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Jewish Reconstructionist Movement


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What is Reconstructionism

The term Reconstructionism comes from the changes that Rabbi Mordecai Kaplan, of blessed memory, wanted to occur in all of Judaism.  It was never his intent to form a new branch, but rather to influence the existing forms of Judaism to reconstruct themselves.  I believe that one of the key words in our movement is equality, and that it is the emphasis on equality that differentiates us from other Jewish philosophies.

This concept manifests itself in various forms.  Rabbi Kaplan's daughter was the first woman to become a Bat Mitzvah.  He believed that it was time for Jewish women to take their proper place in Jewish tradition and Jewish history.  The Reconstructionist movement has been a leader in this struggle for equality.  Today we accept a woman being president of a congregation, even among the more traditional.  In liberal Judaism we regularly see woman chanting Torah or leading services.

There is a true story which occurred some 20 years ago in a liberal congregation.  The chairman of the ritual committee was not highly Jewishly  educated; he could not read Torah, did not know the order of the service, nor even read Hebrew.  The only tradition of which he was sure was that women should not have an aliyah or be on the bima.  The Jewish world has seen many changes in regard to the status of women in the last 25 years, in large part, because of the work begun by Rabbi Kaplan and the Reconstructionist Movement.  Today, we even recognize that the siddur (prayer book) should reflect a more egalitarian stance.

The concept of equality also is evident in the area of decision making.  There are numerous models that have been used by congregations to establish policy.  In some synagogues it is the wealthiest member(s) who determine the course of action.  Along with each donation from these folks is usually a set of conditions.  In other Temples it is the families who have been supporters for the greatest length of time. To even serve on the board in these institutions one must have been associated for at least three generations.  There are also shuls in which the rabbi has the final say.  These synagogues often forget their real name and become known as rabbi so-and-so's place.  In the Reconstructionist Movement, ever member has an equal voice.  All major decisions are made by the entire congregation.  Any policy that is established by the board may be changed by the congregation.  In our congregation it is the community that decides policy.  Using this process, it often takes much longer to come to a conclusion, but it gives ownership of the community back to the community.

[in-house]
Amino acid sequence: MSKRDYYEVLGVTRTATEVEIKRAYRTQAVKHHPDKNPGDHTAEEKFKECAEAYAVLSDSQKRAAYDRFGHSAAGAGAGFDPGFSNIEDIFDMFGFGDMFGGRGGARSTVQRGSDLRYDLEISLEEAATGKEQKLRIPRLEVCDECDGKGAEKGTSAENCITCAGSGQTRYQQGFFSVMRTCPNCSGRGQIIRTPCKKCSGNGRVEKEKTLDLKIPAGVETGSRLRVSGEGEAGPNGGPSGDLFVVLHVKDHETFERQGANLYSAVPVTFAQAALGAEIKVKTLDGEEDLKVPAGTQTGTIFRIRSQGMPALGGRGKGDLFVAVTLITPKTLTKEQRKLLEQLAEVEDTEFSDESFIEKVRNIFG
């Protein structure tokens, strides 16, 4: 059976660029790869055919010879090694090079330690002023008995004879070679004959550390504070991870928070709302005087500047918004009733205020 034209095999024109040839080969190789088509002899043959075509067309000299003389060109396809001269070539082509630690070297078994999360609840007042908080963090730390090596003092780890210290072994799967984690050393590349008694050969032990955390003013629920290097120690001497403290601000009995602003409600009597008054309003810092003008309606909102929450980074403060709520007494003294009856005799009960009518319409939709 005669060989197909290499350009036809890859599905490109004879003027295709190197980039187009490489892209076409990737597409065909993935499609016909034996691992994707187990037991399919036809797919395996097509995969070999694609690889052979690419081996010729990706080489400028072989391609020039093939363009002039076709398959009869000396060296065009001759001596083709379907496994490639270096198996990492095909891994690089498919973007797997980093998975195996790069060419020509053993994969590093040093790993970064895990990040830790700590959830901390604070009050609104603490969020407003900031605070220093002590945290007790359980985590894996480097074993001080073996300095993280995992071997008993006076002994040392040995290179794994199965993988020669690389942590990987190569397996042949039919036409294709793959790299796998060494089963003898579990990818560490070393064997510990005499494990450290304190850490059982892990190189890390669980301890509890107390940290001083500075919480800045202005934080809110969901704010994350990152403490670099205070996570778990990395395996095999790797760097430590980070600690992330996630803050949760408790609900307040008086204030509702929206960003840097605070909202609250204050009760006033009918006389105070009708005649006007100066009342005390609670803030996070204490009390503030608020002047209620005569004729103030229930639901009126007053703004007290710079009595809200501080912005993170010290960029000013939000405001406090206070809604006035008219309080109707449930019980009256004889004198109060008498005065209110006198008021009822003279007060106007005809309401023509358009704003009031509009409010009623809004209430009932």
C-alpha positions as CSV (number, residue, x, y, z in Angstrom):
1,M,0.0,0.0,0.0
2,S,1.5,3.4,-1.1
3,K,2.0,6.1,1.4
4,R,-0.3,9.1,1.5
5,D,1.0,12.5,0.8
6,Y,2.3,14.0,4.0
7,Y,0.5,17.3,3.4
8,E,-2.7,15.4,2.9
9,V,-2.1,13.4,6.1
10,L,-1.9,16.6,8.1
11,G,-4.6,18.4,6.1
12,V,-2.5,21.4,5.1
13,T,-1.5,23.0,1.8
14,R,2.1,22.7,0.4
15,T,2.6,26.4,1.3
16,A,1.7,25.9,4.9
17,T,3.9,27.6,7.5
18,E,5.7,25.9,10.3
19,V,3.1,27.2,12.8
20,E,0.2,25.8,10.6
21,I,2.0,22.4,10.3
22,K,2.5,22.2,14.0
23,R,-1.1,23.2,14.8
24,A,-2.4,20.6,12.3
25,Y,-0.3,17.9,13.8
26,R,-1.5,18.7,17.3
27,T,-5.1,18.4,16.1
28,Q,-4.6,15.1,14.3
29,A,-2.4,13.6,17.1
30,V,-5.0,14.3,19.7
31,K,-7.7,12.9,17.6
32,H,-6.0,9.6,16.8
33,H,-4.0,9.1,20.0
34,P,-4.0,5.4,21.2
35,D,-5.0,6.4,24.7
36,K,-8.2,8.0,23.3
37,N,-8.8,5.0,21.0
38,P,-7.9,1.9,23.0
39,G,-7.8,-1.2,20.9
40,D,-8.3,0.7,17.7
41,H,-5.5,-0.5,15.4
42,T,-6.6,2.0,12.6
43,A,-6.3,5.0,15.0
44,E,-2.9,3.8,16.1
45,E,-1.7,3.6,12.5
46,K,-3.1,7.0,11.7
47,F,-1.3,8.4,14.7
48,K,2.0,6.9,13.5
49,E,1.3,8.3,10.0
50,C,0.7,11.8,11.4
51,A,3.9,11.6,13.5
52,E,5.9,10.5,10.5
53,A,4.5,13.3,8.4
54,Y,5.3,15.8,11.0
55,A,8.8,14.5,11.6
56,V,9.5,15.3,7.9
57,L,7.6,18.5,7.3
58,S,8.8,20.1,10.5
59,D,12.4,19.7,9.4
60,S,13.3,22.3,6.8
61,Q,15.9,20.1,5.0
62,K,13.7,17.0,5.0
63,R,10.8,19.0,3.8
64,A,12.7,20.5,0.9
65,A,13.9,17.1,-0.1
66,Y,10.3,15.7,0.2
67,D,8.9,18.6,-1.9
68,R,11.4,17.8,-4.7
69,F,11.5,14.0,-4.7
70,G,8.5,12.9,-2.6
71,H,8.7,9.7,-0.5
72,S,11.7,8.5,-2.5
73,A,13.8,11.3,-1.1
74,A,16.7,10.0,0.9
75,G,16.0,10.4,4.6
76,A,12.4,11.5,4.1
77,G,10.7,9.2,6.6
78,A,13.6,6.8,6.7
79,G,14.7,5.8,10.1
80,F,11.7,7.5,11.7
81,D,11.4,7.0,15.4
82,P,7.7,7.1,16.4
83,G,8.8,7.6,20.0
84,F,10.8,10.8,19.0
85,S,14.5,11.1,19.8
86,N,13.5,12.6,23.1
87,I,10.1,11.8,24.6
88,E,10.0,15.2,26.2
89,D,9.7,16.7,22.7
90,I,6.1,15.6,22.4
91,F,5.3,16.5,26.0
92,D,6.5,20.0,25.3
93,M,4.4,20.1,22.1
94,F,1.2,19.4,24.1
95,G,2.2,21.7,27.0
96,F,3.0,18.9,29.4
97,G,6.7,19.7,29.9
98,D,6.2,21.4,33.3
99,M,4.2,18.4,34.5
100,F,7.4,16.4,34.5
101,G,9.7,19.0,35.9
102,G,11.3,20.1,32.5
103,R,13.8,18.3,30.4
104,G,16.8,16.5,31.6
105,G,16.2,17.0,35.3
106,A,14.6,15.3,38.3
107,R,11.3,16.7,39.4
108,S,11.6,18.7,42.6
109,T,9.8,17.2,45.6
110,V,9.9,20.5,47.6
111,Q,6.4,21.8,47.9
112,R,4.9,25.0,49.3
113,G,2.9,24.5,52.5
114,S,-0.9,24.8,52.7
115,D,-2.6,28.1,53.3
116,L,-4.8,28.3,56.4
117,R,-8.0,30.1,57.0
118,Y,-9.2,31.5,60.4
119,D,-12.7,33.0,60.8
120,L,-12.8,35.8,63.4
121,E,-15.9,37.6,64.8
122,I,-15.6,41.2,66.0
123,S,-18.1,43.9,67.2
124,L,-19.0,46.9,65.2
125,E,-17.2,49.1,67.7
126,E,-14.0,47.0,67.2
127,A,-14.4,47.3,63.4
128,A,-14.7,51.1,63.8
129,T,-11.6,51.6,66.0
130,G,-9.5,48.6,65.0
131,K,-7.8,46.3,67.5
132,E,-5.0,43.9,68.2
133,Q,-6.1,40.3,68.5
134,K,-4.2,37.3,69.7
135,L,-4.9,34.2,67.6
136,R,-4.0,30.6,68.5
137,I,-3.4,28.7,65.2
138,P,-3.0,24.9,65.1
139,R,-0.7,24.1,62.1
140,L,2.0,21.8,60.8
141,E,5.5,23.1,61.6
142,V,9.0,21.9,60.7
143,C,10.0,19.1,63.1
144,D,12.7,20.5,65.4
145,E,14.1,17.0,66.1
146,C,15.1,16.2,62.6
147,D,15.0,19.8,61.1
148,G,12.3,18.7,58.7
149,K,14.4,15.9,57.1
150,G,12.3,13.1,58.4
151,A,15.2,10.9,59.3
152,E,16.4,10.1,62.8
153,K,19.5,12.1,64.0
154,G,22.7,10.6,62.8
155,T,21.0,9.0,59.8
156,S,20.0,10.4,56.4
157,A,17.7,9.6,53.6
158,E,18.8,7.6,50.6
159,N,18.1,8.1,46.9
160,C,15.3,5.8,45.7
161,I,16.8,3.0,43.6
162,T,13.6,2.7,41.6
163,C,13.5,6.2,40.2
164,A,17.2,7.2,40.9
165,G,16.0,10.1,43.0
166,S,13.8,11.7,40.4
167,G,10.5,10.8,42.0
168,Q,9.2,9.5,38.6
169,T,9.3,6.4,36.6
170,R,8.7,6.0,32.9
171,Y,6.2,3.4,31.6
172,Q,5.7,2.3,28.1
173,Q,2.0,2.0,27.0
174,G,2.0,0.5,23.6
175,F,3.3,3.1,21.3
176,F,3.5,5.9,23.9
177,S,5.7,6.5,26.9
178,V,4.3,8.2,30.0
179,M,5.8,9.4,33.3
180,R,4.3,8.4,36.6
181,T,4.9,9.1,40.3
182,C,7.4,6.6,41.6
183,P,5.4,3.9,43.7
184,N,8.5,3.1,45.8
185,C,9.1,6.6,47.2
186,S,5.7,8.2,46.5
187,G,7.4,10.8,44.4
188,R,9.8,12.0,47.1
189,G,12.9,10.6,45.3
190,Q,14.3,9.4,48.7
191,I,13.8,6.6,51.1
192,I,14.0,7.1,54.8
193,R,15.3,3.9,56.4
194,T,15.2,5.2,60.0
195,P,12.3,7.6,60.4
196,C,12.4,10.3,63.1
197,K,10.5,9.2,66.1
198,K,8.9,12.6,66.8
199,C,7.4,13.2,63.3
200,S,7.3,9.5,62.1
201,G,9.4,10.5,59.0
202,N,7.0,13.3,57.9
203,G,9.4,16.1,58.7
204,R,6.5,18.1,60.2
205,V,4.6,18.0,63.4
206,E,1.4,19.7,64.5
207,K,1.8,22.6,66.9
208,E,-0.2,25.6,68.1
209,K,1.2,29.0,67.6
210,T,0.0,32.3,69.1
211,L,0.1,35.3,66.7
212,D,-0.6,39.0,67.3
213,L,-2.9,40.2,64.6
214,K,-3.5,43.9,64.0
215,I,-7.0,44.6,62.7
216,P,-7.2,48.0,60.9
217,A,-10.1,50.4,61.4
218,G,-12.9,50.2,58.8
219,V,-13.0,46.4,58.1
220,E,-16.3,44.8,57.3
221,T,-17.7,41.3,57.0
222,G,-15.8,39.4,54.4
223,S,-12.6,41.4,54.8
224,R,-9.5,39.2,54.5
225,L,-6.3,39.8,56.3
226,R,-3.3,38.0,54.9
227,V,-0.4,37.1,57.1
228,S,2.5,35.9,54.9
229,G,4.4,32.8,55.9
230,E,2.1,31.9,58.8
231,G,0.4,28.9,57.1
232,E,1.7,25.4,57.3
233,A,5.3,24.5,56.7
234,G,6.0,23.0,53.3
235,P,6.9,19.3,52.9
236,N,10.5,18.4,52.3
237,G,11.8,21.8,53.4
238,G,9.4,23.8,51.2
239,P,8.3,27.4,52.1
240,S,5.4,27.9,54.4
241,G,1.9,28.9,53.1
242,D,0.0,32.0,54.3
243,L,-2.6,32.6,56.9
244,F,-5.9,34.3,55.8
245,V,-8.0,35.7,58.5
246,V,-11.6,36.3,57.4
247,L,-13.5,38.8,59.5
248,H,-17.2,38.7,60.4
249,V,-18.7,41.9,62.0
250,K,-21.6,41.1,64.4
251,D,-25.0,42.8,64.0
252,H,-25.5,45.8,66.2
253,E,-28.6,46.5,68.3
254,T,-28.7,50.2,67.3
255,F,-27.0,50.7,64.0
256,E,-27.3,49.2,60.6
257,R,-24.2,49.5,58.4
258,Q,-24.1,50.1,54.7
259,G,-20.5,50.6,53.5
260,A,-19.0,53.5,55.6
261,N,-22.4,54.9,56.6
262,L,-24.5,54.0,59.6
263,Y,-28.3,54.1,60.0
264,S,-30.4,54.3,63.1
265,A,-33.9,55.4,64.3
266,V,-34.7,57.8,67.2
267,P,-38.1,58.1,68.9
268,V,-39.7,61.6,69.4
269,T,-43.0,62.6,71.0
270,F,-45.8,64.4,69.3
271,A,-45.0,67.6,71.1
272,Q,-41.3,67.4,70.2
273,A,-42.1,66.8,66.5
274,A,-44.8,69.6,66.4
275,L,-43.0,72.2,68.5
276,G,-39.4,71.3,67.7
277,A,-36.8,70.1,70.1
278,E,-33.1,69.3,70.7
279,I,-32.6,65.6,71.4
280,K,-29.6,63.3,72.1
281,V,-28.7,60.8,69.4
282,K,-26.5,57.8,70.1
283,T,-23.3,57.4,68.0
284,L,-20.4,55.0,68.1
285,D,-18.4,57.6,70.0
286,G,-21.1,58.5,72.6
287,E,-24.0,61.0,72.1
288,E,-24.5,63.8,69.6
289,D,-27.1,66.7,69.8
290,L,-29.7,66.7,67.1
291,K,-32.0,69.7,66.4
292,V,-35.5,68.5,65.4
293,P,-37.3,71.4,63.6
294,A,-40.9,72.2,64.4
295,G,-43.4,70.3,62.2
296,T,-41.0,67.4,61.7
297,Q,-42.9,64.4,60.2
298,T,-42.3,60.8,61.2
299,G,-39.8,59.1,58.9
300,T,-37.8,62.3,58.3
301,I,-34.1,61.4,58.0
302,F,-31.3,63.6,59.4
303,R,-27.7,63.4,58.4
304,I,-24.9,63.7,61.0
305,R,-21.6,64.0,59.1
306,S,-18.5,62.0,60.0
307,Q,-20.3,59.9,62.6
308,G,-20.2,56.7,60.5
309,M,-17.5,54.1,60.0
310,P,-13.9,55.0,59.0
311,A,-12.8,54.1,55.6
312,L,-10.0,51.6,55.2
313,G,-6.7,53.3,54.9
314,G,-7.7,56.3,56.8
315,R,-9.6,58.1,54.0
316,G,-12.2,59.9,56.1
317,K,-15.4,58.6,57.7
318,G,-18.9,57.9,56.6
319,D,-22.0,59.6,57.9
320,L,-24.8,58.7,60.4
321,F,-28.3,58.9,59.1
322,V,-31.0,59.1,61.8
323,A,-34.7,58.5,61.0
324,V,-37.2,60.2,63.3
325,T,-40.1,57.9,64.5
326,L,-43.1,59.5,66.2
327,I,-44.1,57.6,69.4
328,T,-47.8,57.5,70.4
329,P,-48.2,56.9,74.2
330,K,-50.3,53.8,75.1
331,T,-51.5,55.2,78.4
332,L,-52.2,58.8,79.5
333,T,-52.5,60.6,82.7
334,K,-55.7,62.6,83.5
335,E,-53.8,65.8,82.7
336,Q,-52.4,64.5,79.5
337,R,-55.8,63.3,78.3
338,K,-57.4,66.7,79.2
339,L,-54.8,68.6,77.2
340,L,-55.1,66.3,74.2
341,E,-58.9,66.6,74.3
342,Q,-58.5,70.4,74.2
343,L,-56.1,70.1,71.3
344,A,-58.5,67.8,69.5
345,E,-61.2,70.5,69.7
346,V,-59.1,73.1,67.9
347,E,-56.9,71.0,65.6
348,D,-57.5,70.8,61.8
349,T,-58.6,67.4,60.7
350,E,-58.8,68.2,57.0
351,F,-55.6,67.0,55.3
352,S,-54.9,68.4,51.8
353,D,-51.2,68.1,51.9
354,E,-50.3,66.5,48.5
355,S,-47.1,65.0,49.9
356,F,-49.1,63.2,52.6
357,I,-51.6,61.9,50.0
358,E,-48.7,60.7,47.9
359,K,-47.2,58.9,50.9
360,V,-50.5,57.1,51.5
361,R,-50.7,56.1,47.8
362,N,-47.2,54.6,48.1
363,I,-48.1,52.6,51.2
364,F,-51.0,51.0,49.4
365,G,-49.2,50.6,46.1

Reconstructionism also tries to balance the past, present, and future.  In some very traditional shuls, there are a set of practices that are believed to date back to the time of Moses.  (If not Moses on Mt Sinai, at least Moses Maimonides.)  No change may be made.  This is the way we have always done it, and this is the way that we will always do it.  There are also liberal congregations in which the observance of tradition is so fluid that one never knows what to expect.  All music must always be the latest and the congregation must be totally creative.  Innovation is the watchword and tradition is only that which has been done for the last three weeks.  In Reconstructionism, we try to balance the old and the new, the traditional and the innovative.  We believe that Torah began with the Five Books of Moses, but that it is a dynamic process.  It most definitely includes the ideas and opinions accumulated throughout the centuries.  The past has a great effect upon our present actions.  But, although tradition has a voice, it does not have a veto.

Being a Reconstructionist Jew presents us with a great opportunity to fully express our Judaism as it was meant to be.  But, it also puts a great responsibility upon each of us.  If someone else is making all the decisions, there is no need to become informed or educated.  On the other hand, if the fate of our community rests in our hands, it is incumbent upon us to know as much as we possibly can about both the past and the present.  As it suggests in the prayer on page 49 of Likrat Shabbat, by Aaron Zeitlin, we must not "sit fenced off  in our apathy."  We must recognize and accept this challenge to fully be a part of our community.  We are given the opportunity to become equal partners with each other and with the past,  present, and future.

The Torah asks us to assume our place in Jewish history. In Deuteronomy 30 we are told that it is not so difficult to accept our place: 11. For this commandment which I command you this day, is not hidden from you, nor is it far off. 12. It is not in heaven, that you should say, Who shall go up for us to heaven, and bring it to us, that we may hear it, and do it? 13. Nor is it beyond the sea, that you should say, Who shall go over the sea for us, and bring it to us, that we may hear it, and do it? 14. But the word is very near to you, in your mouth, and in your heart, that you may do it.

I suppose that along with the word equality, the word challenge is important as a Reconstructionist Jew.  We are challenged to become all that we can be and to fully accept our roles as human beings and as Jews.


Sun, July 21 2024 15 Tammuz 5784